Use of biology based technologies, such as biosorption, is an attractive method for heavy metal removal from metal-laden effluents due to low cost and high efficiency of the biosorption process. The main objective of this work is to examine the ability of yeast cells to be produced and utilized in a continuous fashion for removing metal ions in water. The yeast cells produced in the continuous bioreactor system provided continuously fresh surface for adsorption of the metals without the need for costly pretreatment steps, such as harvesting, separating, heat-killing, drying, and storage of biomass.
Oil sands industry extracts bitumen from mixed sands and clay by steam water. In order to produce each volume unit of bitumen, three to four volume units of fresh water are needed. At present, there are two different techniques for extraction of bitumen from oil sands, the first one is open pit mining and the second one is in situ extraction technique. The biggest issue for this industry is recycling and recovery of water from tailing water in order to reduce the needs for freshwater. The overall objective of this project is to develop cost-effective adsorption technologies to reduce fresh water consumption and to enable the recovery of residual organics from oil sands process water and tailings, turning residue petroleum coke into highly active adsorbents, while reducing the need for disposal.
Quaternary ammonium compounds (QACs), are cationic surfactants, enhance the bactericidal properties of commercial products and these compounds are resistant to microbial biodegradation, and are used in large quantities. Benzalkonium chlorides are genotoxic in eukaryotic cells in the range between 1.0 to 10 mg L–1, and their release into the environment may cause genetic damage in exposed organisms. In this research, we are characterizing the environmental fate such as adsorption, biodegradation, and transport in soil media of selected QACs.
Microalgae communities are crucial members of a functioning wetland ecosystem. In recent years, the toxicity of industrial chemicals on algae has received extensive attention. In this research we are developing an algal bioassay based on the community level physiological profiling (CLPP) using model pollutants.
The ubiquitous presence of trace concentrations of numerous organic compounds (micropollutants) such as pharmaceuticals and active ingredients in personal care products in various water streams is of serious concern. We are evaluating various treatment processes such as coagulation, advanced oxidation, and membrane extraction for removal of micropollutants from various water effluents.
Solar photocatalytic processes are gaining attention for their potential in energy production using water splitting and sacrificial agents. Nano-sized TiO2 is the most widely examined photocatalyst for this purpose. However, the main barriers of implementing TiO2 are the rapid recombination of photo-generated electron/hole pairs and the poor activation of TiO2 by visible light. Doping TiO2 using various noble and transition metals reduces the possibility of electron-hole recombination. Sacrificial reagents also can inhibit rapid recombination of electron/hole pairs as well as recombination of hydrogen and oxygen. These two concepts are being used in this research.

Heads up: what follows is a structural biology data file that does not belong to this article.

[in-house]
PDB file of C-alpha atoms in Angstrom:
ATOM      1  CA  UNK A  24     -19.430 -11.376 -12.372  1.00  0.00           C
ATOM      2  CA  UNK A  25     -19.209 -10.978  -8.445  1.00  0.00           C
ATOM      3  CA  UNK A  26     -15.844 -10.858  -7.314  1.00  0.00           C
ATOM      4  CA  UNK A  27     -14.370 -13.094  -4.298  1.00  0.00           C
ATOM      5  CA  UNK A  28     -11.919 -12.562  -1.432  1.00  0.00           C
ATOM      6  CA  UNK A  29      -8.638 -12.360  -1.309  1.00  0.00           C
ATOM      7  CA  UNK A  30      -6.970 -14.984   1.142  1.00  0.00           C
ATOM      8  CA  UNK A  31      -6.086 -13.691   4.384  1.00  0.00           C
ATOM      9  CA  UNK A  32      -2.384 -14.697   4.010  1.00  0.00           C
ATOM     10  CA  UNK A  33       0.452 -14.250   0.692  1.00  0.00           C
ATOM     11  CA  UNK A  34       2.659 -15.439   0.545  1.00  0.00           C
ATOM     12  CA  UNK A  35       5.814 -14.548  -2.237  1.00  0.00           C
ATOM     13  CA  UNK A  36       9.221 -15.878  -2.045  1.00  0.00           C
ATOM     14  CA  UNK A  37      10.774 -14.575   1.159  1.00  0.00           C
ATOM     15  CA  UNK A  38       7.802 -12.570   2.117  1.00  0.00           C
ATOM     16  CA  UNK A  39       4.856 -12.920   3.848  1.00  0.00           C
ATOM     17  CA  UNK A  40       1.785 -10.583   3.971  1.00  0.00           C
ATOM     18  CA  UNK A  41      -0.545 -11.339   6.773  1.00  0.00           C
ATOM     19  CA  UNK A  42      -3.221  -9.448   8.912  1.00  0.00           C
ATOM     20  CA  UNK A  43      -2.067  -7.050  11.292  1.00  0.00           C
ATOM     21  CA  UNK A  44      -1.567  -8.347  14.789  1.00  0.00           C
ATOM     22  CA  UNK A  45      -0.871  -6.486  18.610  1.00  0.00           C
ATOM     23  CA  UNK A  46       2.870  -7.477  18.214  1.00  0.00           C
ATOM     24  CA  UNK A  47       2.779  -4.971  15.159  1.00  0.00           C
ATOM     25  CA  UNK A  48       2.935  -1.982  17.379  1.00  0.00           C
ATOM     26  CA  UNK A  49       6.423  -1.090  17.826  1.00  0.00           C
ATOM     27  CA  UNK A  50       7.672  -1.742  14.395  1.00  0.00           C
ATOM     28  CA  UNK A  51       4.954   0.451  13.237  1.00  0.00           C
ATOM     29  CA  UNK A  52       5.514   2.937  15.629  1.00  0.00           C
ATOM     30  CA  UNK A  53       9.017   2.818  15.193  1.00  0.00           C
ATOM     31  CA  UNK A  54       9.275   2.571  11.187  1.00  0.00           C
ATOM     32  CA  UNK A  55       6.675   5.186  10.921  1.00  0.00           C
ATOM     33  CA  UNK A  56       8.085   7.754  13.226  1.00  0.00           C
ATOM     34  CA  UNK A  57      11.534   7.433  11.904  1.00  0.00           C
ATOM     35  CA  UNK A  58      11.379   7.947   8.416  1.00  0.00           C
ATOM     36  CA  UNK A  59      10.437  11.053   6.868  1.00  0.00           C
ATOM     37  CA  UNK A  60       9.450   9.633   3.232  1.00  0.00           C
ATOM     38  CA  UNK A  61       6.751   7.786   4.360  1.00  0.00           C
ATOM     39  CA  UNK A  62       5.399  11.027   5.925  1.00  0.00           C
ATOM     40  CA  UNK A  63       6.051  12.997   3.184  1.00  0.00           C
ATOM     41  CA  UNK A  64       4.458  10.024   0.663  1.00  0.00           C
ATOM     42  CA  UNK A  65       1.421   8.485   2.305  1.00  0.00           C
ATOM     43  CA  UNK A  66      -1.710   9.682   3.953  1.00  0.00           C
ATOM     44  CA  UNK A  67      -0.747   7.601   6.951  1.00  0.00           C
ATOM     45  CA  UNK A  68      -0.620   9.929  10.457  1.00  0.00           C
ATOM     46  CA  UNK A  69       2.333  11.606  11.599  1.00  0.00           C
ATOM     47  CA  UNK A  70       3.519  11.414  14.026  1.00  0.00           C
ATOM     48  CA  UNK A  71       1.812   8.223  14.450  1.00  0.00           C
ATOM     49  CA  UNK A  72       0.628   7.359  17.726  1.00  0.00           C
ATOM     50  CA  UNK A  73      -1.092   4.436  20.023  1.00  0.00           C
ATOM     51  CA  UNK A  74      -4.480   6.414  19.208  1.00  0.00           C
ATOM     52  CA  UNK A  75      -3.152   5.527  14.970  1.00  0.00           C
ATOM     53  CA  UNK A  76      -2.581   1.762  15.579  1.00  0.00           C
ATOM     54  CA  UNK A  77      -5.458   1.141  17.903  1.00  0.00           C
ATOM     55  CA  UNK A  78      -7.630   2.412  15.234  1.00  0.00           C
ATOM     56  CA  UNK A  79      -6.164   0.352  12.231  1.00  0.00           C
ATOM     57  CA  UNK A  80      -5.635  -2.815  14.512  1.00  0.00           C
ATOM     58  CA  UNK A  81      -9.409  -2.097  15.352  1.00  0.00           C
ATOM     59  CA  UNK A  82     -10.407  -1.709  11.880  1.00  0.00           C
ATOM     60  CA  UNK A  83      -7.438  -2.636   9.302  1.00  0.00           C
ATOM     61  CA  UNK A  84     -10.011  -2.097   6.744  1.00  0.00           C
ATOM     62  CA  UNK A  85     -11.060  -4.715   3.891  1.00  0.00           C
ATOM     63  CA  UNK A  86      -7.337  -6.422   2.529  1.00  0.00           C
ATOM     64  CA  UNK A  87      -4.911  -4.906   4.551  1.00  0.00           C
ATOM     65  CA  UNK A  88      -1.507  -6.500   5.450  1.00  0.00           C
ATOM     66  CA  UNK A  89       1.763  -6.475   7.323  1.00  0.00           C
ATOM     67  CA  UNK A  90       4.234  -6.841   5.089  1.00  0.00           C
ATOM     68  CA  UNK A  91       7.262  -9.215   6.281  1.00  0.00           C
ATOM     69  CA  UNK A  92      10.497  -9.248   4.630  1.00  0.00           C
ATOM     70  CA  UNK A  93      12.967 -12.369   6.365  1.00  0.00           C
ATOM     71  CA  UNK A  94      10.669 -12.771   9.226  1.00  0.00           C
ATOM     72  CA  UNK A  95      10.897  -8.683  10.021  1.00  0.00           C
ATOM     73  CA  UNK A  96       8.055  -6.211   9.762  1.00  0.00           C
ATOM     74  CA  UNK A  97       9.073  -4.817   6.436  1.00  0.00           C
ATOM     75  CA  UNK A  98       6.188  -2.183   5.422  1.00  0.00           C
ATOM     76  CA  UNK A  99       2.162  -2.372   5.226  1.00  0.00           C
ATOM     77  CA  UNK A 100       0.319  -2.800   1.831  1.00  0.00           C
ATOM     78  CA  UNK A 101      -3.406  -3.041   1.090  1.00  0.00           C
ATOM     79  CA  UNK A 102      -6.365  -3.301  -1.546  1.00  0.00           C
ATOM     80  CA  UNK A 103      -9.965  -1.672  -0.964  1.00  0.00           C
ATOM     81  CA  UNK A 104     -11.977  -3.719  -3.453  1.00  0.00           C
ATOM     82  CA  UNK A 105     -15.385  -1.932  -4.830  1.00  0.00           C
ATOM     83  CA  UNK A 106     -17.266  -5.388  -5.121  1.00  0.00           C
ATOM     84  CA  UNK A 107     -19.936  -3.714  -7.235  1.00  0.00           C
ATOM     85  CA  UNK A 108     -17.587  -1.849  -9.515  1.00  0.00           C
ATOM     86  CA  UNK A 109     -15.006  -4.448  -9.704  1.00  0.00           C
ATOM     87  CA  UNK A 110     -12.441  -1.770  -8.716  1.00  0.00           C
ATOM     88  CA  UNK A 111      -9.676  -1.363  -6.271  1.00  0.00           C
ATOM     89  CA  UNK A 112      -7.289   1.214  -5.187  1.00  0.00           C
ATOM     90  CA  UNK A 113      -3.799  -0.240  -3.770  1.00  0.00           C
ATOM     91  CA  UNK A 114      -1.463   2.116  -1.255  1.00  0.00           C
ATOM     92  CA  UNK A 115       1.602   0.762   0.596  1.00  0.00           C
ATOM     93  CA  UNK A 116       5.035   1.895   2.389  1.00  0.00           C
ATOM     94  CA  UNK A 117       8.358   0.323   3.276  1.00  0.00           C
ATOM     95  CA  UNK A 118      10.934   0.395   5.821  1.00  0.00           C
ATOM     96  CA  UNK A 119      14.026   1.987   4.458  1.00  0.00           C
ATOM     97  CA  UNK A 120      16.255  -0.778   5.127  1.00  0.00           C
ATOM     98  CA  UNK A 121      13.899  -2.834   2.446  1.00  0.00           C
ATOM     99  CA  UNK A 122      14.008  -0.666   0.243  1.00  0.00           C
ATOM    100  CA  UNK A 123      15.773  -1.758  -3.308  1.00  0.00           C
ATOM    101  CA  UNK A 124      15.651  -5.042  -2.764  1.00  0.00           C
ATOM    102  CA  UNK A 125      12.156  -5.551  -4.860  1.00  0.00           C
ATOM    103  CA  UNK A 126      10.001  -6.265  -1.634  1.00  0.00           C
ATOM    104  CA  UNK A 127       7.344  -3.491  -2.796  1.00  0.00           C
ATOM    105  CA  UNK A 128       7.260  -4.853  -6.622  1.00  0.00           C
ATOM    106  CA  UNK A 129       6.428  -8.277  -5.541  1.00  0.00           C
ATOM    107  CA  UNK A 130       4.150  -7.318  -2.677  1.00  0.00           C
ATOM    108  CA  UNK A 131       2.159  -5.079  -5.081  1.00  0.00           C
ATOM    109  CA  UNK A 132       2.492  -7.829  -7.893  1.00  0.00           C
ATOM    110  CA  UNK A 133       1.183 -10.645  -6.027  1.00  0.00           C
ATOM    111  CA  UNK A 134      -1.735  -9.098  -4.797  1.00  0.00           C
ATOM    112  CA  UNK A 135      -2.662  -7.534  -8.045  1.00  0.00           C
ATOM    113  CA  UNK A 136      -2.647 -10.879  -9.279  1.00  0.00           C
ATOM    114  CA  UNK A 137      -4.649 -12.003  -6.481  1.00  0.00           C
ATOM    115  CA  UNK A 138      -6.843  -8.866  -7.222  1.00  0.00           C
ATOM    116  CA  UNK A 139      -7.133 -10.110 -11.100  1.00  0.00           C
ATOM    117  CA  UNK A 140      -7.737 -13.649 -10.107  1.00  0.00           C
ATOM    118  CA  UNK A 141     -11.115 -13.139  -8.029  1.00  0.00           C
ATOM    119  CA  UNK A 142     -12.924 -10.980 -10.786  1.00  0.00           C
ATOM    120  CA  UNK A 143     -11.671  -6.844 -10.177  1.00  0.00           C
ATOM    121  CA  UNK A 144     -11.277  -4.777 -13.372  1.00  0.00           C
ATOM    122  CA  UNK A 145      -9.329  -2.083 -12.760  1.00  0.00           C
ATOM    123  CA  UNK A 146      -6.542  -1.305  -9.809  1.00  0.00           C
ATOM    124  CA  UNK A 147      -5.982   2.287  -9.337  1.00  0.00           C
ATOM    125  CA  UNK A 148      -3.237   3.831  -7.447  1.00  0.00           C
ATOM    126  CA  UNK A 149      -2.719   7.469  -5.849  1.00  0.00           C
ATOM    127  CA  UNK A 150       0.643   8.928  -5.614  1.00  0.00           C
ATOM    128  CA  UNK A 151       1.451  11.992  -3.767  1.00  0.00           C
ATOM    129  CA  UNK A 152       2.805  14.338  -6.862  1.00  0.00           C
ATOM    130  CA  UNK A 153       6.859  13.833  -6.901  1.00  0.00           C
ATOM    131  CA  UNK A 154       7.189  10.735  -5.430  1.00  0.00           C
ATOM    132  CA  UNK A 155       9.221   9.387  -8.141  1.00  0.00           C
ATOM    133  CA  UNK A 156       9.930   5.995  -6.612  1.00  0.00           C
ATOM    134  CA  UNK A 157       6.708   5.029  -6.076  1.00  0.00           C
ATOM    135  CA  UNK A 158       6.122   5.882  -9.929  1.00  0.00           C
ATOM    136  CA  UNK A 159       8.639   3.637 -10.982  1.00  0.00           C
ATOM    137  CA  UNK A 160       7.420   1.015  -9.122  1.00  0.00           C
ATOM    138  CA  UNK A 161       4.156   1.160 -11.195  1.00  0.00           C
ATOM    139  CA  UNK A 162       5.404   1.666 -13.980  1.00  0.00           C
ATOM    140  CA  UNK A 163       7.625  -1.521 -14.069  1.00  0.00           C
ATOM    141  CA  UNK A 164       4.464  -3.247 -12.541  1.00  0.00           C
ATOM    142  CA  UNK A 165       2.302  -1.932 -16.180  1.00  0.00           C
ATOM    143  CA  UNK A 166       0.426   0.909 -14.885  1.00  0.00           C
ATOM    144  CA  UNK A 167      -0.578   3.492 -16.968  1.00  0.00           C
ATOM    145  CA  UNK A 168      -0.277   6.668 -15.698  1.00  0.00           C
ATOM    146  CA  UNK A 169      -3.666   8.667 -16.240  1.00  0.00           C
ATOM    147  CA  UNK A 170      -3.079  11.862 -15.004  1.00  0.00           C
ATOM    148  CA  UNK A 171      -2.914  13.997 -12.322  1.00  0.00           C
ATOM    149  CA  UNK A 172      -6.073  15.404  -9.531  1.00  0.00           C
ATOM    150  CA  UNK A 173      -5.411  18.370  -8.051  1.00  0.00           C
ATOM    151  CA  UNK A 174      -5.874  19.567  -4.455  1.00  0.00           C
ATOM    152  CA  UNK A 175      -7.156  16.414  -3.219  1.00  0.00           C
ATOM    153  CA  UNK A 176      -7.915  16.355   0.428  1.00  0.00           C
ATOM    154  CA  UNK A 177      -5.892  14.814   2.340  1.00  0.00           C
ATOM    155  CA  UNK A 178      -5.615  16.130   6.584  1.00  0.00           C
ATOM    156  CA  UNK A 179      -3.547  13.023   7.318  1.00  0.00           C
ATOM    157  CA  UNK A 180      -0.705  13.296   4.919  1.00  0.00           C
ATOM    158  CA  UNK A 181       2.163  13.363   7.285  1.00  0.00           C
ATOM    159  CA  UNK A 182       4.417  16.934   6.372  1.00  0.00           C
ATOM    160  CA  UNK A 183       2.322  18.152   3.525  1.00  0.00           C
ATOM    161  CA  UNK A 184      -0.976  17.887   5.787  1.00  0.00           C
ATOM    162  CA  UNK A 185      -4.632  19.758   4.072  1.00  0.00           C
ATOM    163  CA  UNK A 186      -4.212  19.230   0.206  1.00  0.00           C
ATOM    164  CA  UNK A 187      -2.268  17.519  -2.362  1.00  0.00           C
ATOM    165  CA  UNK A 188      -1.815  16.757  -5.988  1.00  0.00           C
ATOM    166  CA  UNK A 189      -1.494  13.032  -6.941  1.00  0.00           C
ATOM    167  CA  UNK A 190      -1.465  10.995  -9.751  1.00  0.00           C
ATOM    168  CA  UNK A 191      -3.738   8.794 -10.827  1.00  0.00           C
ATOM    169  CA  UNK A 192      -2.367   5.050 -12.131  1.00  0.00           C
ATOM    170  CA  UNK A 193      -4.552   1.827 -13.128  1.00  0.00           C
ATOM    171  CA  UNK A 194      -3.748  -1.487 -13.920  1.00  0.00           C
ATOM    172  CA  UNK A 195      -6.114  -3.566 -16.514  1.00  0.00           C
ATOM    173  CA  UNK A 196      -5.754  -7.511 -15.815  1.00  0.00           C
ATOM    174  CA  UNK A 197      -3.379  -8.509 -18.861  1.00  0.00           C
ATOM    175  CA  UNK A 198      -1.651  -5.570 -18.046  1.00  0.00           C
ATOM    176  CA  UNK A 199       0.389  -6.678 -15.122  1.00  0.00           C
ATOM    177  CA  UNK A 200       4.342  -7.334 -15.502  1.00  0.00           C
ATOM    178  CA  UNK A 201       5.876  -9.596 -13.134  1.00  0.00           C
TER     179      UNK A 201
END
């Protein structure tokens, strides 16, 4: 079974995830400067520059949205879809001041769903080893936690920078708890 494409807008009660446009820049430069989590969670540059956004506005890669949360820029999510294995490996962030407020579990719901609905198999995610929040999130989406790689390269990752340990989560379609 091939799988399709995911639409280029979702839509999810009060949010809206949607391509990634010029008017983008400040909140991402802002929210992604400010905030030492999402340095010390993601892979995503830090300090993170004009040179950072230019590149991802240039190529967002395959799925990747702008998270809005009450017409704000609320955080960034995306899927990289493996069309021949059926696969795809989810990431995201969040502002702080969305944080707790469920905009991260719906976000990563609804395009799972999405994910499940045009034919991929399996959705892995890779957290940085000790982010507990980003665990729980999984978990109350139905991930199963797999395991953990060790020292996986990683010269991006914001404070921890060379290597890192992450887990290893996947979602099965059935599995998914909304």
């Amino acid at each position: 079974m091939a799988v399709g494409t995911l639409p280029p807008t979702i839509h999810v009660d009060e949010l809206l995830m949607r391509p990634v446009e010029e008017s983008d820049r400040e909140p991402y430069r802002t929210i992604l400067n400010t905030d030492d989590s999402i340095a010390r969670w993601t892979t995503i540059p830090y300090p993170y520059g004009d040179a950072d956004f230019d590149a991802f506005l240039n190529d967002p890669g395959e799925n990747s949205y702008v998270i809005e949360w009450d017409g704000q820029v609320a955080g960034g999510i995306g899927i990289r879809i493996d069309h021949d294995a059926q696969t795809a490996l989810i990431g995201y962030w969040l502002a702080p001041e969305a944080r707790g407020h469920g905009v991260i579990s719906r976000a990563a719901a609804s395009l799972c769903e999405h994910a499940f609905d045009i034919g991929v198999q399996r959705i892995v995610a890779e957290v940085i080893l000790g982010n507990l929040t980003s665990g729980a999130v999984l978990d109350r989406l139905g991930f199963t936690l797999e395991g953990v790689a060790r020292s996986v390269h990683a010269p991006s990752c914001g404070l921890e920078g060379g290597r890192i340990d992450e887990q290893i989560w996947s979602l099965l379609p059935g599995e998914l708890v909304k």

Supercritical carbon dioxide extraction is a promising technology due to the following advantages: carbon dioxide is a ubiquitous compound in nature, it yields zero contamination of analytes in the extract as well as it accommodates extraction of thermally labile compounds. We are using this extraction process to recover valuables from various feedstock. Thermodynamic modeling is employed to simulate the phase equilibria of the systems to determine the solubility of the analytes in CO2 for process optimization.
With rising energy costs and a growing focus on energy conservation and carbon footprint reduction, there is increasing demand for energy-efficient aeration technologies. Vertical jet streams introduced from the top of the aeration reactor concurrently mix and aerate while supplying tiny bubbles, resulting in improved performance and energy efficiency of the reactor. Computational fluid dynamics (CFD) is being conducted for process optimization of this type of important reactors.
Jing Wan (undergraduate)
Adnan Khan (Ph D)
Qasem Alsharari (Ph D)
Shahram Amirnia (Ph D)
Ahmed Badia (Ph D)
Junwoo Kim (Ph D)
Hojatallah Seyedy Niasar (Ph D)
Osariemen Ogbeide (Ph D)
Tianyiru Chen (Ph D)
Tulip Chakraborty (MESc)
Oindrila Gupta (MESc)
Monica Bagnara (visiting scholar)
Lei Kong (Research Engineer)